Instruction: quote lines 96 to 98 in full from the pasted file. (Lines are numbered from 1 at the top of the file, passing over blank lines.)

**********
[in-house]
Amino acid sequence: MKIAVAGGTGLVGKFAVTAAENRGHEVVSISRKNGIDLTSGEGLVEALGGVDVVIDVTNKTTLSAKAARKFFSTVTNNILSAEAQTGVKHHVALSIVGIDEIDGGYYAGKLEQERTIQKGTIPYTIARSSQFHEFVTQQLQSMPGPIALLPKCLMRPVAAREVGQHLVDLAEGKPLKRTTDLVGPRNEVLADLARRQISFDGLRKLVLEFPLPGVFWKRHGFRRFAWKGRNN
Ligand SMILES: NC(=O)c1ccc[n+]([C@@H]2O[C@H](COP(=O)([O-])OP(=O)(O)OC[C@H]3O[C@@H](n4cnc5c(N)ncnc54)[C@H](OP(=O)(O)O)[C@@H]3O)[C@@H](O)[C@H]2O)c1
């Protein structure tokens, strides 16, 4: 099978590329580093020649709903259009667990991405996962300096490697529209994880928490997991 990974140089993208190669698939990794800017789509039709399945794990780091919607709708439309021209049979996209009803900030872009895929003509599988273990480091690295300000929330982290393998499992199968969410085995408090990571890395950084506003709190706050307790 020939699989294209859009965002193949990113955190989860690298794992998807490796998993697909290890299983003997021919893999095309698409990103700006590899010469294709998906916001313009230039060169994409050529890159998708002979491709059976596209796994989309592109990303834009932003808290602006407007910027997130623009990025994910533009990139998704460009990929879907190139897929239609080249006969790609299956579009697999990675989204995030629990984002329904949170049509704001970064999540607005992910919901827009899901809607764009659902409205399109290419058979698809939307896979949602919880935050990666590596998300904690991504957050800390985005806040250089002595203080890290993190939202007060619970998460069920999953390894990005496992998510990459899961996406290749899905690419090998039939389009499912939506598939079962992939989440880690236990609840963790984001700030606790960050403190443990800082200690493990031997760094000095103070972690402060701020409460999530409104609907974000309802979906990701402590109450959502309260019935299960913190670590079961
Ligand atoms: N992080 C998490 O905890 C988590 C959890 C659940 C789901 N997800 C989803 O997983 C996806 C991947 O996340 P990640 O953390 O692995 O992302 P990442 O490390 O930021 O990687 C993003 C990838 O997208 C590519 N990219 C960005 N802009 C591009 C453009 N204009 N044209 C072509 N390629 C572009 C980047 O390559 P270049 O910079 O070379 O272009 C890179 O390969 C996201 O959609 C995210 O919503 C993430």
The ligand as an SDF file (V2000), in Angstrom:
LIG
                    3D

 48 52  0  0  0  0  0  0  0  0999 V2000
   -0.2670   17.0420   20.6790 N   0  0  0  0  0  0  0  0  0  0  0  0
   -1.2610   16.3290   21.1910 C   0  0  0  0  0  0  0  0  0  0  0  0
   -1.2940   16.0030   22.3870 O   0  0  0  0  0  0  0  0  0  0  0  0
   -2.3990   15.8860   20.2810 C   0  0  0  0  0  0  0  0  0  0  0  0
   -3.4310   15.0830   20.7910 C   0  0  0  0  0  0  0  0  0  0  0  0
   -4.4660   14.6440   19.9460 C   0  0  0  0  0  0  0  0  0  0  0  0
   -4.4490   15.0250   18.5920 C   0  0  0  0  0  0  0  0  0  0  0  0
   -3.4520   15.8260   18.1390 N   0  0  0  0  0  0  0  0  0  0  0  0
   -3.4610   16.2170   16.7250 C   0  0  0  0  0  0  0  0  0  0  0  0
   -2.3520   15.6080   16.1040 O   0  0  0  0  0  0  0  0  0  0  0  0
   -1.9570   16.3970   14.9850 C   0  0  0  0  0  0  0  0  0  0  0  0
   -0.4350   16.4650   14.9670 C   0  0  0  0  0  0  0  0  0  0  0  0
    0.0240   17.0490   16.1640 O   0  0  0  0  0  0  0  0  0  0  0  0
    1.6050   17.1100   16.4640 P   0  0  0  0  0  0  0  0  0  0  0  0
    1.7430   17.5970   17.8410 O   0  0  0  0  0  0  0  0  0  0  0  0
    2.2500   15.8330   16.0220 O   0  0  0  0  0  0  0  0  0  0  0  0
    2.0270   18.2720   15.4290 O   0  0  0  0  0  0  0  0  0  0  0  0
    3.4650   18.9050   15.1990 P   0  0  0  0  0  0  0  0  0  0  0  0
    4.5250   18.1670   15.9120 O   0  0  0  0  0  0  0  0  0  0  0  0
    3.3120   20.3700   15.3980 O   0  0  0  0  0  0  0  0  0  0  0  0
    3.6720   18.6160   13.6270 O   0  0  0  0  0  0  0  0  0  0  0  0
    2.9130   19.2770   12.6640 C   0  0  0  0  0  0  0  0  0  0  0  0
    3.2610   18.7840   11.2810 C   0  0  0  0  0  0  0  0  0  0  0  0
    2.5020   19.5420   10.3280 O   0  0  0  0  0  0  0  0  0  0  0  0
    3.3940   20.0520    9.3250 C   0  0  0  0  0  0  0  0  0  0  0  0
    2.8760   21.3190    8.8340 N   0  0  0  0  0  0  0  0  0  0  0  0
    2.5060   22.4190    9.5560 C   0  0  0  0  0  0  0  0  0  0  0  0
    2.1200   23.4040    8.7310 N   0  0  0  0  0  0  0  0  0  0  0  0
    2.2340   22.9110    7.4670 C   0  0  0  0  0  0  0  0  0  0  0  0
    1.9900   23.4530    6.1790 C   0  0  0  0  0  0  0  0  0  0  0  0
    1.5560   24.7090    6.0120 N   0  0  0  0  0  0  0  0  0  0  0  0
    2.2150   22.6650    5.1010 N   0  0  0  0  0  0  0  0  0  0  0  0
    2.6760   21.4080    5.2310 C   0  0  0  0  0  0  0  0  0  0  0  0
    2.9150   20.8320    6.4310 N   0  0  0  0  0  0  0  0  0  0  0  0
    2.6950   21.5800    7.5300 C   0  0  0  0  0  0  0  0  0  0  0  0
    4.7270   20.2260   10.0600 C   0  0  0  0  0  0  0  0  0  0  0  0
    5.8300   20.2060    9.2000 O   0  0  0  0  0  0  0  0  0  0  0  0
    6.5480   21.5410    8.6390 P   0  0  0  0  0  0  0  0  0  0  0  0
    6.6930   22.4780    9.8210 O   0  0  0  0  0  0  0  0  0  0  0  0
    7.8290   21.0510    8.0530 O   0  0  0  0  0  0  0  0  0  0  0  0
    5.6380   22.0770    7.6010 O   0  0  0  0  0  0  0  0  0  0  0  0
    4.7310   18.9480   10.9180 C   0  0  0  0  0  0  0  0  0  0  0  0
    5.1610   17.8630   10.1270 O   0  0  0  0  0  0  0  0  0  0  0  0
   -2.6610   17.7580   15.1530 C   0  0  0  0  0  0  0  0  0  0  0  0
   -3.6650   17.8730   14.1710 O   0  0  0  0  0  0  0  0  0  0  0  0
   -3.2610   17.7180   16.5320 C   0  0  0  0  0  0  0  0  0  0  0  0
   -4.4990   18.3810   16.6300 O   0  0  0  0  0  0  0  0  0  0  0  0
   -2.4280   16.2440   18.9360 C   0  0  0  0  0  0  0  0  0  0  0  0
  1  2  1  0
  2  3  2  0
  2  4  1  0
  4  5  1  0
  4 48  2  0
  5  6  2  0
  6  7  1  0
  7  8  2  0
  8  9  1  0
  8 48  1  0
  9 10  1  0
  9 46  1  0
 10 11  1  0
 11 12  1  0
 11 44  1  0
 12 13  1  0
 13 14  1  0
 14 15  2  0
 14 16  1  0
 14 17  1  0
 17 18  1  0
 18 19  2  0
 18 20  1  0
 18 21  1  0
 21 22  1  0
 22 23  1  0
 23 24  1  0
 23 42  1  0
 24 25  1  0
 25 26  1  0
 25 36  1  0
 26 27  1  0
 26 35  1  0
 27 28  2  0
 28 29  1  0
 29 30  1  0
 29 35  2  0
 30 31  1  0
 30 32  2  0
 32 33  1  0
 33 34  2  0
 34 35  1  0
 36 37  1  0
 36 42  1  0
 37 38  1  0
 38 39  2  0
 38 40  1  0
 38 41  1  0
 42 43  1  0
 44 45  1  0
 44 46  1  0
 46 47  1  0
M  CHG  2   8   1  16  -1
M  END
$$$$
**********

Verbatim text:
 30 32  2  0
 32 33  1  0
 33 34  2  0